In 1920, Vito is already married w/ a baby son (Sonny) and delivering groceries in Little Italy; he is a quiet and observant young man. His best friend Genco (Frank Sivero) takes him to a show to see the actress he has a crush on. They see a flashily-dressed local man, Don Fanucci (Gaston Moschin), threatening the actress and her father backstage w/ a knife; Genco said they need to get out of there. It turns out that Don Fanucci is pushing around local businessmen; Vito loses his job b/c his boss (who is like a father to him) is forced to hire the don’s nephew. Vito handles this disappointment well, not even taking the box of food offered to him. We sense that somehow he will find a way to provide for this family. Enter Clemenza (a very young Bruno Kirby- best known for When Harry Met Sally), who is a petty criminal who asks Vito for help. Vito seizes the opportunity, hiding a bedsheet folded up w/ handguns in his apt.

This is NOT your typical sequel; it’s a mix of a sequel and prequel (as many viewers have commented). The two stories have distinct looks, as they take place in different time periods (mainly the early 1920s and late 1950s), and b/c of their different tones. Though Michael’s world is much bigger in scope than young Vito’s, it lacks the warmth of a happy home/family and close friendships/connections. Michael has distanced himself so far from his Italian/immigrant roots that he no longer recognizes the values of his father’s generation. Is Michael the villain and Vito the hero (some viewers have wondered)? De Niro (youthful/slim/handsome) knows how to play subtlety; he just becomes the character! You will even see a few gestures that Brando used, but they come off as natural.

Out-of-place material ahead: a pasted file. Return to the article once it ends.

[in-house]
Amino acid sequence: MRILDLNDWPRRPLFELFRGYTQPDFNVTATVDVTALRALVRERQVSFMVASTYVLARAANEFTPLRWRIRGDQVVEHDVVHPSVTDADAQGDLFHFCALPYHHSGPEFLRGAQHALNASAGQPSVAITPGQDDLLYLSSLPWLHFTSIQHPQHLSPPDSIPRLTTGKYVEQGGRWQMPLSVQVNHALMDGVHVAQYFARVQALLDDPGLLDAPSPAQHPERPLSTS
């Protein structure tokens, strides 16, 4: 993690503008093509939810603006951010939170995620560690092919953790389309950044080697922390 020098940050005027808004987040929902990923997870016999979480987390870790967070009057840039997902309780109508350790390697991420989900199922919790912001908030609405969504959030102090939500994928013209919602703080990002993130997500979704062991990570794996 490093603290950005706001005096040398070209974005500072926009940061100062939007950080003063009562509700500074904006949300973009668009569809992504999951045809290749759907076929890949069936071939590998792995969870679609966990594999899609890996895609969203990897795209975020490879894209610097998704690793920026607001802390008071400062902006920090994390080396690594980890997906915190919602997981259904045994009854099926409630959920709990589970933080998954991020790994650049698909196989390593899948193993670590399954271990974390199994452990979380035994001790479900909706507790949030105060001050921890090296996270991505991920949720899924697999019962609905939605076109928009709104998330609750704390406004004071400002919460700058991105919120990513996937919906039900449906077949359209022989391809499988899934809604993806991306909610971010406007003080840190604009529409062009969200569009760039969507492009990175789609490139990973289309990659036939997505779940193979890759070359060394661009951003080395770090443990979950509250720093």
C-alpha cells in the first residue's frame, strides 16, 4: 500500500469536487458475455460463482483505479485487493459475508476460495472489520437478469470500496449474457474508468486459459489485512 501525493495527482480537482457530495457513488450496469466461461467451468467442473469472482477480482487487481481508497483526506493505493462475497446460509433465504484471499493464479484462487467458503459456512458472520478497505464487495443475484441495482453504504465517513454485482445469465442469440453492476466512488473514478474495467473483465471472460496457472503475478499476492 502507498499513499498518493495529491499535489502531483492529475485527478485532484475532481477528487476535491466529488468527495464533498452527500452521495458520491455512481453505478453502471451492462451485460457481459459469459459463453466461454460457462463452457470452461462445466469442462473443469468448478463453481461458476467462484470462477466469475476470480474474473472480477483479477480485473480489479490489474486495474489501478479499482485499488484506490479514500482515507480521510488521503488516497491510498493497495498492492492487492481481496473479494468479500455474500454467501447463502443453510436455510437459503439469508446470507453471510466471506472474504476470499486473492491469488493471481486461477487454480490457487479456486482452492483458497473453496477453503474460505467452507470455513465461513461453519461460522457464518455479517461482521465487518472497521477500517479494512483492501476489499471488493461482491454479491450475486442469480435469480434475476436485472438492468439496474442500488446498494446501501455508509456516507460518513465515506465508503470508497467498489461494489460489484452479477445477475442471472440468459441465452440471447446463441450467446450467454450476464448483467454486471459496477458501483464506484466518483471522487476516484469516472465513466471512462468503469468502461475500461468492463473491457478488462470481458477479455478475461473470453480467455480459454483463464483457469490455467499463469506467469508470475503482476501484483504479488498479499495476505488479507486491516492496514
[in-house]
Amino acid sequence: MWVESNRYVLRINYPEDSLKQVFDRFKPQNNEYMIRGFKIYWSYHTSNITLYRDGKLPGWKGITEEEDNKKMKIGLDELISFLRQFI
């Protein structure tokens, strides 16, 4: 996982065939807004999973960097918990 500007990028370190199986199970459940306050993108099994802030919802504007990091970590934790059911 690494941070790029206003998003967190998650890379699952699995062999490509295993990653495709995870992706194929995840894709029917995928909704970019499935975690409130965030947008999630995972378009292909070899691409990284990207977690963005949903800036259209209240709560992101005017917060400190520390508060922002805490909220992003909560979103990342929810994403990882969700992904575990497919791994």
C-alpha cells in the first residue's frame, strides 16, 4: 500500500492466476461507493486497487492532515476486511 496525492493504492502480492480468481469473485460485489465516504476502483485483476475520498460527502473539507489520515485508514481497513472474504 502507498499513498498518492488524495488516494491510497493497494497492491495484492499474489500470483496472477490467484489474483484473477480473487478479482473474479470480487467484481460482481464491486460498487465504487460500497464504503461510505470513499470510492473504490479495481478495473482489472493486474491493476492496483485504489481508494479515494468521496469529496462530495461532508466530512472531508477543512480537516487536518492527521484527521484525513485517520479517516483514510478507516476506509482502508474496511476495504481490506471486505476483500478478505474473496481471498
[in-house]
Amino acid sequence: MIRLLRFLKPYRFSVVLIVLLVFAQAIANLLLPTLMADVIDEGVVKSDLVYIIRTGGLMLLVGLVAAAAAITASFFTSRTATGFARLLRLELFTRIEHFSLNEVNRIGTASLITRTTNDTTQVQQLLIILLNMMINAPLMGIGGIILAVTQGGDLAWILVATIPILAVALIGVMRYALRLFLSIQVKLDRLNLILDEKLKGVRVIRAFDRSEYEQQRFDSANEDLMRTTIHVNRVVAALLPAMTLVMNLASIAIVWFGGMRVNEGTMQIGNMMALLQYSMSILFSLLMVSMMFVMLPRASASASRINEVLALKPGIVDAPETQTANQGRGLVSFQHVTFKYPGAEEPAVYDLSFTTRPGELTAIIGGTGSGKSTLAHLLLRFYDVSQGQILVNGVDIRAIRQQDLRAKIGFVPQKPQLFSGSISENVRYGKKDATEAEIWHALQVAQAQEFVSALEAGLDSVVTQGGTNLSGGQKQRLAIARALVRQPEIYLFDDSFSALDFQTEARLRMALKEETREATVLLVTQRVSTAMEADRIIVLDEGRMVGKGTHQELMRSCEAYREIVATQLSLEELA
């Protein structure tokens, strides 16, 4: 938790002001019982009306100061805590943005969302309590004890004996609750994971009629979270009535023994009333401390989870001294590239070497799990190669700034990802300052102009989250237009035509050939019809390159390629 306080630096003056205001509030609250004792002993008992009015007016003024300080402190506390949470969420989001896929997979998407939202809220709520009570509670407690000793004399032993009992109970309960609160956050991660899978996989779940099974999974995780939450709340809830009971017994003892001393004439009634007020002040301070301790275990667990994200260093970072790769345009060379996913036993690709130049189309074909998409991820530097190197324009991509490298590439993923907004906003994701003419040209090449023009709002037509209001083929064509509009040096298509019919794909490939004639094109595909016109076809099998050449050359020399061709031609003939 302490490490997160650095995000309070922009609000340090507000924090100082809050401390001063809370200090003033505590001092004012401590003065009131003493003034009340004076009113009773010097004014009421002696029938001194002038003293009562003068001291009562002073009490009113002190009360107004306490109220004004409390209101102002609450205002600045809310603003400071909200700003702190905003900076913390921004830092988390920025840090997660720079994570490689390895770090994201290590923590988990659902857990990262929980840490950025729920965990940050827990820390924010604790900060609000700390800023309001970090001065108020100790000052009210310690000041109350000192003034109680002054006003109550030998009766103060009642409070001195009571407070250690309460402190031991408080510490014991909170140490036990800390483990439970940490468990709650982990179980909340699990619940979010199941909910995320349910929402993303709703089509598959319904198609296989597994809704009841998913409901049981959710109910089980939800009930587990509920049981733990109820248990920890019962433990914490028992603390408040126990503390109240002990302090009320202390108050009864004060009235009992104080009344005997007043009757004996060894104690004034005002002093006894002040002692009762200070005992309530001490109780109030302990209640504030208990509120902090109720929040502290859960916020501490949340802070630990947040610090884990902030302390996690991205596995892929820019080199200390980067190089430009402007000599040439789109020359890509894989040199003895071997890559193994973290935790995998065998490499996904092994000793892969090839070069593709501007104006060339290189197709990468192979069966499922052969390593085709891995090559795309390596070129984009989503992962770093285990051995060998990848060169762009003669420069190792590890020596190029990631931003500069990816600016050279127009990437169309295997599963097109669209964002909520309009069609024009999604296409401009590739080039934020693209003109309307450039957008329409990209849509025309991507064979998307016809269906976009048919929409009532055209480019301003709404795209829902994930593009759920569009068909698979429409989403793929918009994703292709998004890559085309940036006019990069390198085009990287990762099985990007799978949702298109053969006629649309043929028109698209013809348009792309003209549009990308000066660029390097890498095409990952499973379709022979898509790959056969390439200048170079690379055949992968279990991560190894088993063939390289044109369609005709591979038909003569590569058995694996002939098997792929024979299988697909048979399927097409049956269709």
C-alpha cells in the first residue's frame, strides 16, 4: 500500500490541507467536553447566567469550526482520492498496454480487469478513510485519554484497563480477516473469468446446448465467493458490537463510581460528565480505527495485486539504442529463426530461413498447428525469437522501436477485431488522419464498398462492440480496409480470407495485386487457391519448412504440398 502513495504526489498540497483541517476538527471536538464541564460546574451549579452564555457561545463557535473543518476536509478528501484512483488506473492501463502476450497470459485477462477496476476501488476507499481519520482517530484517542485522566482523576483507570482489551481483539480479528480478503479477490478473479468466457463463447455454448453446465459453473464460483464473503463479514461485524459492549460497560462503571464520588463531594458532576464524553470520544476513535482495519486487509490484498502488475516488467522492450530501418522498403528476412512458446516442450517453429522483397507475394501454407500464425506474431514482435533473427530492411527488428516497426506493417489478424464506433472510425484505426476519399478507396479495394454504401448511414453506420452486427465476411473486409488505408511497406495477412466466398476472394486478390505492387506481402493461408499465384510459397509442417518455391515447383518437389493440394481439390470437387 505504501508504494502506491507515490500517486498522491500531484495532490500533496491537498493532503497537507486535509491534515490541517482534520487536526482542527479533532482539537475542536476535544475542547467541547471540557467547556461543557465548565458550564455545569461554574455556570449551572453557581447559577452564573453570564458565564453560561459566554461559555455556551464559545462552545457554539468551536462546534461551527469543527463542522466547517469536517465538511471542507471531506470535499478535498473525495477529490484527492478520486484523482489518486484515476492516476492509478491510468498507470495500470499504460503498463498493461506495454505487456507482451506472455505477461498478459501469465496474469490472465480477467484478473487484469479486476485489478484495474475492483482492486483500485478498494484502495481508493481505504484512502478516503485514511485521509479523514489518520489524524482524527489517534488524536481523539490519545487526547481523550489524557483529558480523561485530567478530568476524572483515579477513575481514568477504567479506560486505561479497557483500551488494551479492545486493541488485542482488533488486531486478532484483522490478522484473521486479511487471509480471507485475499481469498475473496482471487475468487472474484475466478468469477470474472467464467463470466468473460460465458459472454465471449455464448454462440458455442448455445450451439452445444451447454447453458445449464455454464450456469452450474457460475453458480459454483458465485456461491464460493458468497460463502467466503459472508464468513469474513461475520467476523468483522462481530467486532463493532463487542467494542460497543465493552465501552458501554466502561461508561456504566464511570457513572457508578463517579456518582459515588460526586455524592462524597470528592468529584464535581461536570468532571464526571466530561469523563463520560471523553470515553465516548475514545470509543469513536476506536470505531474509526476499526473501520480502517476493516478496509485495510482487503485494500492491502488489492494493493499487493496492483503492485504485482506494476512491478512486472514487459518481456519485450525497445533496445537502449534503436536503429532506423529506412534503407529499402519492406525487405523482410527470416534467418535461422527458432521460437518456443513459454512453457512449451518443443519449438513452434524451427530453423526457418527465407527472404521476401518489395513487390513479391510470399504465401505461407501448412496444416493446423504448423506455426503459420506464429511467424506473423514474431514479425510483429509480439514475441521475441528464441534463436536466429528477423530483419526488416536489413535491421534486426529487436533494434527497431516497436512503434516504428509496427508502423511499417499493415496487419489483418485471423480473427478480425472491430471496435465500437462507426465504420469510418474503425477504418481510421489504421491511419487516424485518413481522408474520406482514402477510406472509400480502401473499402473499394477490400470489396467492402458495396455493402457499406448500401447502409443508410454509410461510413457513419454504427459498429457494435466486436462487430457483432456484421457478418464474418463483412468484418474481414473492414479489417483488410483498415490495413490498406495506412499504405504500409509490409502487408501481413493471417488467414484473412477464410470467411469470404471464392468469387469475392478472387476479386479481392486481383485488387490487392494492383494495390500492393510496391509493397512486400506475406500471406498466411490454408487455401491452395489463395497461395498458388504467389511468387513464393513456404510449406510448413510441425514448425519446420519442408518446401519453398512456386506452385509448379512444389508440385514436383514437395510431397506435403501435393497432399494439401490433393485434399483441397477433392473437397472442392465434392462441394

[1] Al Pacino’s performance is quiet and solemn… He is cold and ruthless, with a whole contrast from the idealistic innocent war hero we initially met at the beginning of the first film…

De Niro’s rise, from an orphan child by a family feud back in Italy to a hood in New York and his position as a respected Don, provides a welcome break from Pacino’s relentless attitude…

[2] Al Pacino is the standout in the ensemble cast and its amazing how his eyes have changed from the first part. They are now cold , ruthless and unemotional and betray the price which Michael Corleone has paid for power.

[3] Without spoiling, I will simply say the Robert De Niro as the young Vito is the best acting performance of all time, a role for which he won a richly deserved Oscar.

[4] Nino Rota’s musical score plays an even greater role in this equal but different successor than it did in the predecessor. Yearning, lamenting, stimulating bygone ages, see how infectiously Nino Rota’s music affects our sentiments for the savage events on screen. It is the pulse of the films.

-Excerpts from IMDB reviews